In the first film, it was implied that Immortals could not die once shot or stabbed, as seen when in the flashback to 1944, Connor is shot by a Nazi officer but is still awake. In Highlander: The Series, Immortals have normal susceptibility to the things that are fatal to mortals and they will 'die' from them, only to resurrect shortly thereafter. However, Immortals often shrug off injuries that would likely kill normal human beings (theoretically because their bodies are so accustomed to pain), particularly in the movies (The Kurgan shrugging off multiple assault rifle shots to the chest, Connor walking through fire in Highlander II: The Quickening, Duncan fighting through multiple stab wounds in Highlander: Endgame). Highlander: The Animated Series portrays Immortals as being extremely hearty and impervious to many causes of death (they clearly cannot drown), but can be harmed or killed by sufficient force besides beheadings. Immortals appear to be immune to disease, but they are susceptible to toxins and poisons. For example, Xavier St. Cloud uses poison gas to incapacitate his opponents. Bill Panzer said, "One of an Immortal's greatest fears is to be buried alive and probably unfound for thousands of years." In another episode of the series, Duncan encounters an Immortal whom he had a hand in marooning on a deserted island (the alternative being allowing the ignorant crew to behead him and exposing the Quickening). The Immortal recounted the living nightmare that was "spending days starving to death, only to wake up and starve all over again."
Every wound an Immortal obtains quickly heals and disappears, except in the neck area, as seen in Immortals The Kurgan and Kalas. The healing is performed by a small Quickening flashing across the wound. An Immortal cannot regenerate or replace a limb or a major portion of the body when it is separated from the body. Panzer states about the Highlander: The Series episode "For Tomorrow We Die", in which Xavier St. Cloud's left hand is severed by Duncan MacLeod's blade, "We hold the question of what happens when an Immortal loses a body part other than his head. It does not grow back, does not regenerate." Creative Consultant David Abramowitz said, "it posed a number of questions for us, as to whether a hand regenerates and we had decided that it didn't, even for Immortals. That they could heal, but they couldn't regenerate. (...) In truth, we, the writers, sat around the room for hours, talking about 'could we do this?', 'could we not do this?', and finally we decided to go for it." However, the separated portions can be reconnected to the body provided that the Immortal has the pieces together and is in the condition to perform the reconnection. In Highlander III: The Sorcerer Immortal Kane reconnects the upper and lower portions of his body after Connor MacLeod cut him in half during their final battle. This may, however, have been Kane demonstrating his powers of illusion, i.e., that he only looked like he'd been cut in half.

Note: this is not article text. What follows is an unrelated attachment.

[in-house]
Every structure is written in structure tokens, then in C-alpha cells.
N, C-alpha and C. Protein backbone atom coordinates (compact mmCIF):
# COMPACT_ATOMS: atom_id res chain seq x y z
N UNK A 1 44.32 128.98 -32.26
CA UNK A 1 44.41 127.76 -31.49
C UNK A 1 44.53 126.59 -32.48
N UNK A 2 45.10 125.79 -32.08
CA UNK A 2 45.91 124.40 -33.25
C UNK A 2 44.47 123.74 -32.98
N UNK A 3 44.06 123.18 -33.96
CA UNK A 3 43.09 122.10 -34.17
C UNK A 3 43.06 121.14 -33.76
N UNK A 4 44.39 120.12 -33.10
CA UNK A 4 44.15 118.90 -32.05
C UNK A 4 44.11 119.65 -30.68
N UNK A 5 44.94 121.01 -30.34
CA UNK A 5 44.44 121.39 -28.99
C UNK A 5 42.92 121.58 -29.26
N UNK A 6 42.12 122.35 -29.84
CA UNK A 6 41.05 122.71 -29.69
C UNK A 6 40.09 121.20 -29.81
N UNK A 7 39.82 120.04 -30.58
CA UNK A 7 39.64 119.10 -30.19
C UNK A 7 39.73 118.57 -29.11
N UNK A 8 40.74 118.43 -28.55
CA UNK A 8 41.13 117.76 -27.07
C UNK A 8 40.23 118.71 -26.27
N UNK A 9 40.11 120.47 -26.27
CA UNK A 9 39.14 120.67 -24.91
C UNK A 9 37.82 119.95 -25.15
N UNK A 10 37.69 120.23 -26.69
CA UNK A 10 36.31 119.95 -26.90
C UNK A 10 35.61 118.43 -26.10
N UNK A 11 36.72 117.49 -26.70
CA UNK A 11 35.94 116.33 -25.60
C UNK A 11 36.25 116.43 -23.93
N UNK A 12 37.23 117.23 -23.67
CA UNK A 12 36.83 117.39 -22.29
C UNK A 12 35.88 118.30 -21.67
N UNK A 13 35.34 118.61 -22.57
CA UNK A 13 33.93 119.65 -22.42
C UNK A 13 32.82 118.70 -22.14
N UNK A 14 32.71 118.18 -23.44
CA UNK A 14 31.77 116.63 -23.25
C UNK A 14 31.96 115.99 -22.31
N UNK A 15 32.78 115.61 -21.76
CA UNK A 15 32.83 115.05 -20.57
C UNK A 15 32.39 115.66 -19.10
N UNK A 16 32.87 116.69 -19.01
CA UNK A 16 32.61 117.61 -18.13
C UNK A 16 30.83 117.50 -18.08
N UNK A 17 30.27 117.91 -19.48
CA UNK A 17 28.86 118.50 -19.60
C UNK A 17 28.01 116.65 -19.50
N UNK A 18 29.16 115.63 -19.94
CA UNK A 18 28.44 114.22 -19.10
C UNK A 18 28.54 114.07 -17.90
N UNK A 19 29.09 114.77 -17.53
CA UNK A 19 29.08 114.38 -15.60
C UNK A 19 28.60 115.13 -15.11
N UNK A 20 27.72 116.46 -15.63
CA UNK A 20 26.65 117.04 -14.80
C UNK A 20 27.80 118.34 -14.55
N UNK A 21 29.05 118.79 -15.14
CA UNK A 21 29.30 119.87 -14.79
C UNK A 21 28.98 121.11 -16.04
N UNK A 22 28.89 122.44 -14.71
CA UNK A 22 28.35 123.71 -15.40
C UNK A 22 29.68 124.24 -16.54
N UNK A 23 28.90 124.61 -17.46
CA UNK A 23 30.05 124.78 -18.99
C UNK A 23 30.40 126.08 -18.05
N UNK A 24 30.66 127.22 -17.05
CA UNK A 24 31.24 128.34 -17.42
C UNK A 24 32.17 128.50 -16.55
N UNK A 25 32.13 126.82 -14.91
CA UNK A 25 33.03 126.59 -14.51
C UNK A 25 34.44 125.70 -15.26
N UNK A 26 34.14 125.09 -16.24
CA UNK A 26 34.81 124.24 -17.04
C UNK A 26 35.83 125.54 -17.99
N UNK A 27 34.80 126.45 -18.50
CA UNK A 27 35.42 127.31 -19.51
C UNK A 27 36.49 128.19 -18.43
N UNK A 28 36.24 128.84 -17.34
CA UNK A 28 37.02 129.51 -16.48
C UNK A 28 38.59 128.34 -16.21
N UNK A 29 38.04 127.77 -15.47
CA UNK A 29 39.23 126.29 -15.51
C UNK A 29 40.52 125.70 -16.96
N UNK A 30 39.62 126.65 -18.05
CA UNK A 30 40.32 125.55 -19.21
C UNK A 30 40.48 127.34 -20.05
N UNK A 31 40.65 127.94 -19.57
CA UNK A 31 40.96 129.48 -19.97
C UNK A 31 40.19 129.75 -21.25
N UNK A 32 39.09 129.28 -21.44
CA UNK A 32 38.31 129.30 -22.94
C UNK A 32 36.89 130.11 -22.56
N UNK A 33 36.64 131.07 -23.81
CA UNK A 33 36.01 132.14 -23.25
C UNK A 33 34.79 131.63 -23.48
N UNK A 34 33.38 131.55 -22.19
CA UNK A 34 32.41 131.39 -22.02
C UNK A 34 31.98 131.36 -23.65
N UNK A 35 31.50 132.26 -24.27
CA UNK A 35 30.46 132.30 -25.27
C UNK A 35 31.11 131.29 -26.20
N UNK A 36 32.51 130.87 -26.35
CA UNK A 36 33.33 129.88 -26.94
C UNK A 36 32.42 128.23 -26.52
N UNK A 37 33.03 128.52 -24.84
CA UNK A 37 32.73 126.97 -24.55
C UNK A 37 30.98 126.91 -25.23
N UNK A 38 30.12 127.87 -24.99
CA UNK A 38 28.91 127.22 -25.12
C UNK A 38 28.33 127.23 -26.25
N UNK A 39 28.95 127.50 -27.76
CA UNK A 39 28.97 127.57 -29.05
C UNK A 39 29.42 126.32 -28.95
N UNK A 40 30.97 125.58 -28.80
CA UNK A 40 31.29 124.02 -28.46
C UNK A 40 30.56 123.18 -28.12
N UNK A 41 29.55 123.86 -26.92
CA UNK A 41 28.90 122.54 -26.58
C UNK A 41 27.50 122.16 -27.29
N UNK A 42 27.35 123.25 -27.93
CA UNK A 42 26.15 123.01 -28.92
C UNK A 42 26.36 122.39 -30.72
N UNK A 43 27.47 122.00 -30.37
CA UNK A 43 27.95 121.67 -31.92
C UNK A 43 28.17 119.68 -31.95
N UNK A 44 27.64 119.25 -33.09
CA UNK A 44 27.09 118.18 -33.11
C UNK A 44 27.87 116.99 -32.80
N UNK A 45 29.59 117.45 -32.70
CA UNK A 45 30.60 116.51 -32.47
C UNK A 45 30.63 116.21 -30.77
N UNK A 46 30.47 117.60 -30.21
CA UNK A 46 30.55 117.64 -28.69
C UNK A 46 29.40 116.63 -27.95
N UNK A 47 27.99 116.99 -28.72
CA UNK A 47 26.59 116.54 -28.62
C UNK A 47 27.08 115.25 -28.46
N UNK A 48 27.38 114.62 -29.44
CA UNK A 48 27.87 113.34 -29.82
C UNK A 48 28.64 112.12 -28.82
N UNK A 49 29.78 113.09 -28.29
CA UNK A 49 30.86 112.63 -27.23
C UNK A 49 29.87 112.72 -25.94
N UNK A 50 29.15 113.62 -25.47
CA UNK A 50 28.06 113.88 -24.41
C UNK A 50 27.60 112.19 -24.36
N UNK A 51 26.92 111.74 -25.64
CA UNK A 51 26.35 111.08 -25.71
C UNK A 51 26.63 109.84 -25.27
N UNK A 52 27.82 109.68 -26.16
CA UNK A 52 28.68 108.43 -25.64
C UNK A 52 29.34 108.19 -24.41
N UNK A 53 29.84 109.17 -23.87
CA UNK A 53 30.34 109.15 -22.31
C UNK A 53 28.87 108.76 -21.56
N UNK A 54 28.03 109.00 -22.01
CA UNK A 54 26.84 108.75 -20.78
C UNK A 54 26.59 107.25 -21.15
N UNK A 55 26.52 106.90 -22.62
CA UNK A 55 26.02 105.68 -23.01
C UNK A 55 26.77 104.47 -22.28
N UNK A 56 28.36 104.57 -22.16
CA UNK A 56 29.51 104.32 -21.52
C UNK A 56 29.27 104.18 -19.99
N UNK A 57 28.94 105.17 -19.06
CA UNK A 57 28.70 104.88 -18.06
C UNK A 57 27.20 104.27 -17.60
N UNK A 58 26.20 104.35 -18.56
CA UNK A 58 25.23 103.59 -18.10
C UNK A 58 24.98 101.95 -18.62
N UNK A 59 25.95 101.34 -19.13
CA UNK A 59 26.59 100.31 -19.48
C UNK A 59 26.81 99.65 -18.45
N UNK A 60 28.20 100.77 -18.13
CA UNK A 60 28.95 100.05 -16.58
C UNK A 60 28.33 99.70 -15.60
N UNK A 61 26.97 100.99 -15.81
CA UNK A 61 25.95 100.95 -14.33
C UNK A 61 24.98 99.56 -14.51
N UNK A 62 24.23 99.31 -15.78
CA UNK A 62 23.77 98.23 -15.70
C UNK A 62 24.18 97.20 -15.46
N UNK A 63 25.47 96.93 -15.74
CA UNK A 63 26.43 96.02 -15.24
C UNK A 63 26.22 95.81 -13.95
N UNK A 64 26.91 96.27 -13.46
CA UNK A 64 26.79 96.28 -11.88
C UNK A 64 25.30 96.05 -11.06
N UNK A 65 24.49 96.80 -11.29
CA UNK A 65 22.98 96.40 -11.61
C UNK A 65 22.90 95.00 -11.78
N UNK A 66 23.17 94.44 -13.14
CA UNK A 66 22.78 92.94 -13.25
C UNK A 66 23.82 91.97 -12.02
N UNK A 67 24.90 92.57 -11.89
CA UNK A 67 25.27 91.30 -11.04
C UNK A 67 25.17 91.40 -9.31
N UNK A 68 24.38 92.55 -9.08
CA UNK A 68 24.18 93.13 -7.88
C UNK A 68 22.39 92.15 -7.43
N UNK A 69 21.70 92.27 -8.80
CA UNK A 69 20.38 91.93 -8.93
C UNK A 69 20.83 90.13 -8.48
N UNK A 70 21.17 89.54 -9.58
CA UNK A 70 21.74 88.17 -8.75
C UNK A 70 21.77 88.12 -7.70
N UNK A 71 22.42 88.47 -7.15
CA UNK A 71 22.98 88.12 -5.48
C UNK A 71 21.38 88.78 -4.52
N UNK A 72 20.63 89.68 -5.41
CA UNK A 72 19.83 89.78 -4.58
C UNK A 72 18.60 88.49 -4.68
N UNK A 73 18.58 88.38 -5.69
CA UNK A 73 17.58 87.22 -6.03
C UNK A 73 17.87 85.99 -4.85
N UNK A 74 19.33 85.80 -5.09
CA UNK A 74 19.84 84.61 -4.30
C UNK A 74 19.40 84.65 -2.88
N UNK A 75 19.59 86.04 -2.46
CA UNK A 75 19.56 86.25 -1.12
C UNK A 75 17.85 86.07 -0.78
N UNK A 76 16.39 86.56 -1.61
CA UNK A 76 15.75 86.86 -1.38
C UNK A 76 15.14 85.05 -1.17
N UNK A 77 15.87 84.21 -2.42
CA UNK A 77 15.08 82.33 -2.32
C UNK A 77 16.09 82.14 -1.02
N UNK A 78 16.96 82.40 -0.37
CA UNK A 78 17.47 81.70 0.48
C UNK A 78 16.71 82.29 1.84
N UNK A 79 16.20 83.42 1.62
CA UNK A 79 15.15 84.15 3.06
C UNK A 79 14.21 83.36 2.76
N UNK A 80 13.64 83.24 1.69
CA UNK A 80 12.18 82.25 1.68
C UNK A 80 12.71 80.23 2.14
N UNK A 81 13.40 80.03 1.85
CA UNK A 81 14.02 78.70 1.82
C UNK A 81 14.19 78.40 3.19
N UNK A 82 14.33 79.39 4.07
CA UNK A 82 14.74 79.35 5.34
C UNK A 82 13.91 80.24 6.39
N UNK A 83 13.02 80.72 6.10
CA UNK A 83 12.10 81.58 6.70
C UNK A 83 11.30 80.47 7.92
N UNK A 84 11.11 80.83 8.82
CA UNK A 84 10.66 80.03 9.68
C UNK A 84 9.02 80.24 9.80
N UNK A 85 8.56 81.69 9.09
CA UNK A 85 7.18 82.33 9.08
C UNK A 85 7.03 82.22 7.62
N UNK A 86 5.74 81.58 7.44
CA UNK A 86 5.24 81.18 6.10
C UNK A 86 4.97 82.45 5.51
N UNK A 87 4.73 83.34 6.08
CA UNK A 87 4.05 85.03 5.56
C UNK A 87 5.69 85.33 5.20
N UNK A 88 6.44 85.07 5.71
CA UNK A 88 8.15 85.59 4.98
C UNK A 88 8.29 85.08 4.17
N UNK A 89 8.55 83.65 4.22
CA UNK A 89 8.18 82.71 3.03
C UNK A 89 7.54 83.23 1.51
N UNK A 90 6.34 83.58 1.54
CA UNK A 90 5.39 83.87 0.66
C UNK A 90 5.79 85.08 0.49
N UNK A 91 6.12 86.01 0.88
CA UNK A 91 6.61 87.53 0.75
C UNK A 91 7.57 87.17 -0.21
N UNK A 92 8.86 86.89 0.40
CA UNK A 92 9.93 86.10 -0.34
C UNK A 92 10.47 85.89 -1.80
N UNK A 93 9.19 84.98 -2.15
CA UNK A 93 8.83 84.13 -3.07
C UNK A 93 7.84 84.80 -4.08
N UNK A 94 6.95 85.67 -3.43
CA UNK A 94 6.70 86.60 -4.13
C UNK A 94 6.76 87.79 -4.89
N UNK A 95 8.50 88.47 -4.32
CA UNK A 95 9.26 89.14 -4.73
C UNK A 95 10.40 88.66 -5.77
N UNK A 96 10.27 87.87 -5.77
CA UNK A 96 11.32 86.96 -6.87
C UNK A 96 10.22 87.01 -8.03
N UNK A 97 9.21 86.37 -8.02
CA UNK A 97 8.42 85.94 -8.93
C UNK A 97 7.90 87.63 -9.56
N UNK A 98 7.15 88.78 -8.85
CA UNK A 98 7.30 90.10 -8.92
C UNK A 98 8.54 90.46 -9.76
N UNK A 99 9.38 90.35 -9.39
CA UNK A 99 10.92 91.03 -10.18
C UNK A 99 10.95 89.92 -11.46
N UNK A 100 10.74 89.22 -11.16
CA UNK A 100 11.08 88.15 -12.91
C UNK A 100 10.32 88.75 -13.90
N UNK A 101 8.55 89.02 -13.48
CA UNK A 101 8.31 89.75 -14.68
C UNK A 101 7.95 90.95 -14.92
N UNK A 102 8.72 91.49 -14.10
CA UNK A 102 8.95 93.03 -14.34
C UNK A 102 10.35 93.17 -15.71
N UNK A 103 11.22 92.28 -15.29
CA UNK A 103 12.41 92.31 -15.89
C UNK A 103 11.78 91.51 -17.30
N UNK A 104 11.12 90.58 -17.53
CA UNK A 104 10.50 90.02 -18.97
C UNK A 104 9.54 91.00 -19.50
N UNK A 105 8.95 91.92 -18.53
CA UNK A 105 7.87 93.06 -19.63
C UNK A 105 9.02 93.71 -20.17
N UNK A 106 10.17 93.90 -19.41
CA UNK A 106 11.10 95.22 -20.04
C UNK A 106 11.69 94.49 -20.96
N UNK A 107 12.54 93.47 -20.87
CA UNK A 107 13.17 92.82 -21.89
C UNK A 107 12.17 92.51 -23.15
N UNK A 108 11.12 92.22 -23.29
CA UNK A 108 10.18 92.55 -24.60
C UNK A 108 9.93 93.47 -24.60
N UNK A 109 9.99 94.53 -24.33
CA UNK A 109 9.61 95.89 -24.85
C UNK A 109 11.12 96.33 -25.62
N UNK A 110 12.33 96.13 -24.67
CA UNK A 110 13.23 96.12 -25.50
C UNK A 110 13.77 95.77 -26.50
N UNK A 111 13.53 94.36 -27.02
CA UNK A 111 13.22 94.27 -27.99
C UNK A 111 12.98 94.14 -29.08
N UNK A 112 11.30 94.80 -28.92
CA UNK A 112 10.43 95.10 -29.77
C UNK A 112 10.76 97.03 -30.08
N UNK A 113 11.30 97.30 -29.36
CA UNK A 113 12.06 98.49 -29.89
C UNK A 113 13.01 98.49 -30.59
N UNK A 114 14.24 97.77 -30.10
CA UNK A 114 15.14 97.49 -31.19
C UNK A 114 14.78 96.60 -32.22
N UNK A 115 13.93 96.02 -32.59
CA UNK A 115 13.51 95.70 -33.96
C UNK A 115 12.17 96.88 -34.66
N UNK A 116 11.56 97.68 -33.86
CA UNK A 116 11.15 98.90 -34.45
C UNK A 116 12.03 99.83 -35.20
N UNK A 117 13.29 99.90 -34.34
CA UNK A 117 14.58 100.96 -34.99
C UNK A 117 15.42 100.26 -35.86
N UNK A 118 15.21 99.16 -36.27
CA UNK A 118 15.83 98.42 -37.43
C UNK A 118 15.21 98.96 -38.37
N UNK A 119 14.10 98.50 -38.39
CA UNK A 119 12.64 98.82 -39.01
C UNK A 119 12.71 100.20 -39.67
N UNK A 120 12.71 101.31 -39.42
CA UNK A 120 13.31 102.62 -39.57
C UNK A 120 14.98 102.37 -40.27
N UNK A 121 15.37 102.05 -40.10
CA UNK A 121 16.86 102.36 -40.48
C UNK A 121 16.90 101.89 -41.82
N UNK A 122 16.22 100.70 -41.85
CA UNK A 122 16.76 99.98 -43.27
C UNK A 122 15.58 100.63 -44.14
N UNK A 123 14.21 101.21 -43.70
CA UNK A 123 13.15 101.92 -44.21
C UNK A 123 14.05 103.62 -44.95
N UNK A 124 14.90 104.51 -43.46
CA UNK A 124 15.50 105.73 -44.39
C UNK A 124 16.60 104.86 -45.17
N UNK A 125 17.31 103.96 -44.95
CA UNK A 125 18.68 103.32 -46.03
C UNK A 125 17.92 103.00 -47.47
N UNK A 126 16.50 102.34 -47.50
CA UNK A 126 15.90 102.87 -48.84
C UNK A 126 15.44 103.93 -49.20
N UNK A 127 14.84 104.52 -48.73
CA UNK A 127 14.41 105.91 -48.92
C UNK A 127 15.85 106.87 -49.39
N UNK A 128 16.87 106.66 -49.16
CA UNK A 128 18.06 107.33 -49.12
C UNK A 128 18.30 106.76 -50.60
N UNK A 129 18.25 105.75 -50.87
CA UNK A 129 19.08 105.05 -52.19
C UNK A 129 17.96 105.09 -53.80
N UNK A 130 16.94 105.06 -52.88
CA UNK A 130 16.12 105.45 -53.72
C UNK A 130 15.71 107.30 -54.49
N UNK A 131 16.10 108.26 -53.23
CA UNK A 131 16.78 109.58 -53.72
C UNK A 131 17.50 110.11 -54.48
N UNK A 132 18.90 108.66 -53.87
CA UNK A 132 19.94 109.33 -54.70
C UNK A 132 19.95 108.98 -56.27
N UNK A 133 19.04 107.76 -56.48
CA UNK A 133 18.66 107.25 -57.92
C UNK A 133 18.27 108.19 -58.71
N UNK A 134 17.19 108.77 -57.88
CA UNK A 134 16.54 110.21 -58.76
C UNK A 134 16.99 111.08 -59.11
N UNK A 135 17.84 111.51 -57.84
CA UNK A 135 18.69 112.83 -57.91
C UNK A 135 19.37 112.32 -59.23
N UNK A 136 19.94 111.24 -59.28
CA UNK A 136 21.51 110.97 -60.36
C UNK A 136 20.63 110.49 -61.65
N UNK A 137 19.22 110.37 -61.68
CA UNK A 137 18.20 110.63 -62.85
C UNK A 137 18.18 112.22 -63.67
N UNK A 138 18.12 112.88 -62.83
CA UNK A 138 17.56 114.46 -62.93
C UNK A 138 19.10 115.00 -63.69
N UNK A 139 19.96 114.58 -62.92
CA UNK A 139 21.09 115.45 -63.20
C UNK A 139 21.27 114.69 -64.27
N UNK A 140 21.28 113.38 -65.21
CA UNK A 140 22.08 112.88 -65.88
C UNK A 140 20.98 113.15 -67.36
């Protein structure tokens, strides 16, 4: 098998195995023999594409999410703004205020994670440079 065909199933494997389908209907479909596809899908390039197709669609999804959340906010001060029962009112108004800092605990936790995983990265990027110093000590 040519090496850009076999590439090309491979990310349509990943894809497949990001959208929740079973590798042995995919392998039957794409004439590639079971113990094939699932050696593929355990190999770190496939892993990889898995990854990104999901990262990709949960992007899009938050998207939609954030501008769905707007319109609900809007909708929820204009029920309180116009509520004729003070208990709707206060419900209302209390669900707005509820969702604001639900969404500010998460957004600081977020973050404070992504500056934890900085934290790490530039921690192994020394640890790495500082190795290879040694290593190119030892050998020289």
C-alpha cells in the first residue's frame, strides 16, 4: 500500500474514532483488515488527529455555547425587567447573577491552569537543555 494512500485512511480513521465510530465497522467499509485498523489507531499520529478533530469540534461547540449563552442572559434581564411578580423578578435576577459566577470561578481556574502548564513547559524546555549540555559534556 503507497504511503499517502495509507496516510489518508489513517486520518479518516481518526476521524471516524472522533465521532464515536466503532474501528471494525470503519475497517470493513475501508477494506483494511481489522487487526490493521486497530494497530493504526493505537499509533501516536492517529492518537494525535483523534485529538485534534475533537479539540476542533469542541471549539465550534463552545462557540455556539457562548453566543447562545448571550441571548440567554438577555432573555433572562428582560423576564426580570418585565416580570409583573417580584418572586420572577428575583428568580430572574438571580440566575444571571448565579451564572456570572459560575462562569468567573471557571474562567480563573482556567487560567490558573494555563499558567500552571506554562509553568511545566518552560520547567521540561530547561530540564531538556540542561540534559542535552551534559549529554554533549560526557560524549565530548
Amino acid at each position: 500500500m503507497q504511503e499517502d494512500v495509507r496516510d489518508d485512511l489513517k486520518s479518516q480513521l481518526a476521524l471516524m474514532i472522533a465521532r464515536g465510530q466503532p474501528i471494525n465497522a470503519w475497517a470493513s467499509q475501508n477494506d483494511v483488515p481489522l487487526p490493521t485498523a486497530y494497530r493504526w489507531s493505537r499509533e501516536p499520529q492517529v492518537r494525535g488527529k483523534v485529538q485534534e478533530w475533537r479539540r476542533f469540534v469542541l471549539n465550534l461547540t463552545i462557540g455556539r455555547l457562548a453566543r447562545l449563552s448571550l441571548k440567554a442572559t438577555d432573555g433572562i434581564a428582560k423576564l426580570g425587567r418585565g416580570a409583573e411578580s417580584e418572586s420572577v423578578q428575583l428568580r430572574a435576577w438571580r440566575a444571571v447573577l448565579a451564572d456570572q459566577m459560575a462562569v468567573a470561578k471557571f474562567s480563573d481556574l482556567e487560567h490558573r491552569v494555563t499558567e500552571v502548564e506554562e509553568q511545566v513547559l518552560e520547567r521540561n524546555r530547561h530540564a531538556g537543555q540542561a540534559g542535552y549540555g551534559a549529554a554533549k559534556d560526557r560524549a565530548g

Some Immortals have different abilities such as the Guardian in The Source who has superhuman speed. The Japanese magician Nakano, the immortal mentor of Connor MacLeod from Highlander III: the Final Dimension, possesses the power of illusion. Immortal John Garrick has had clairvoyant powers since before his first death while Cassandra spent a thousand years refining her healing talent into a new skill: the power of hypnosis and suggestion, which she later passed onto her pupil Roland Kantos. In the T.V. series, Immortals are often seen drawing their weapons seemingly out of mid-air, even when there is obviously no way for the Immortal to conceal his or her weapon. This "power" is used sporadically, so its rules and limitations are ill-defined.
Way of life
Panzer thinks that "for the most part, Immortals are very much like ordinary people," and most of them do the same things as mortals. "Some make a lot of money. Some become Terrorists like Annie Devlin who is an IRA terrorist leader. Some become policemen because they like to fight. Some become great lovers. Some like Duncan MacLeod become righters of wrongs. And some like Kuyler, (...) become the highest paid, most successful assassin there's ever been." Panzer and Abramowitz also reckon, "Most of the time, when we think about immortality, we think about the problems of immortality. The loneliness, the idea of losing loved ones over the centuries. The danger of being in conflict with other Immortals, (...) the solitude, the living a dark shadowy life. This show [Highlander: The Series, season 2, "Run For Your Life"] showcases how great it can be to be an immortal, how a man can, in three lifetimes, go from being a slave to being someone with hopes and dreams of becoming a professional baseball player, to finally someone who had hopes and dreams of actually changing the world."